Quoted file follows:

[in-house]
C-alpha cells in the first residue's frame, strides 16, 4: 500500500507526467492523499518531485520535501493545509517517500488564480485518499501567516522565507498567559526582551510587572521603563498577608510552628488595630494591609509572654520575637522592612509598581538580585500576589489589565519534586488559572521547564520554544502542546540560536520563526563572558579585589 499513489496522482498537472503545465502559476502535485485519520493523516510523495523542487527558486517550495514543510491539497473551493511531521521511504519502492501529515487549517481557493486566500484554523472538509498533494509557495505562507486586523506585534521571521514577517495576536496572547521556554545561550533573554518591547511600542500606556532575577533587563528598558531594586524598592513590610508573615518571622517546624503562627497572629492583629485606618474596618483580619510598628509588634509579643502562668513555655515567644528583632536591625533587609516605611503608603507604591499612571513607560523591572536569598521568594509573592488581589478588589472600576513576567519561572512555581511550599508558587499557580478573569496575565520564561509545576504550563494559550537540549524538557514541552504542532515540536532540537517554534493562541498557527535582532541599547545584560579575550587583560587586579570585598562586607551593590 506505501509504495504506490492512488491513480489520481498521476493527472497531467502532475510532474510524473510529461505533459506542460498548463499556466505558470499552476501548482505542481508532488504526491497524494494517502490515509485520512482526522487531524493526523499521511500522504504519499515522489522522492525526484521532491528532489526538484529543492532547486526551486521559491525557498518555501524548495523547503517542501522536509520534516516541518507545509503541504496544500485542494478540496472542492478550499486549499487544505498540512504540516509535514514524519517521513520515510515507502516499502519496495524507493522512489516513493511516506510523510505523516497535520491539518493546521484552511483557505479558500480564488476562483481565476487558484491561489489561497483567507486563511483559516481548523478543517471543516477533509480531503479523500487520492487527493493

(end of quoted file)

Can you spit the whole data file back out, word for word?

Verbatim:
[in-house]
C-alpha cells in the first residue's frame, strides 16, 4: 500500500507526467492523499518531485520535501493545509517517500488564480485518499501567516522565507498567559526582551510587572521603563498577608510552628488595630494591609509572654520575637522592612509598581538580585500576589489589565519534586488559572521547564520554544502542546540560536520563526563572558579585589 499513489496522482498537472503545465502559476502535485485519520493523516510523495523542487527558486517550495514543510491539497473551493511531521521511504519502492501529515487549517481557493486566500484554523472538509498533494509557495505562507486586523506585534521571521514577517495576536496572547521556554545561550533573554518591547511600542500606556532575577533587563528598558531594586524598592513590610508573615518571622517546624503562627497572629492583629485606618474596618483580619510598628509588634509579643502562668513555655515567644528583632536591625533587609516605611503608603507604591499612571513607560523591572536569598521568594509573592488581589478588589472600576513576567519561572512555581511550599508558587499557580478573569496575565520564561509545576504550563494559550537540549524538557514541552504542532515540536532540537517554534493562541498557527535582532541599547545584560579575550587583560587586579570585598562586607551593590 506505501509504495504506490492512488491513480489520481498521476493527472497531467502532475510532474510524473510529461505533459506542460498548463499556466505558470499552476501548482505542481508532488504526491497524494494517502490515509485520512482526522487531524493526523499521511500522504504519499515522489522522492525526484521532491528532489526538484529543492532547486526551486521559491525557498518555501524548495523547503517542501522536509520534516516541518507545509503541504496544500485542494478540496472542492478550499486549499487544505498540512504540516509535514514524519517521513520515510515507502516499502519496495524507493522512489516513493511516506510523510505523516497535520491539518493546521484552511483557505479558500480564488476562483481565476487558484491561489489561497483567507486563511483559516481548523478543517471543516477533509480531503479523500487520492487527493493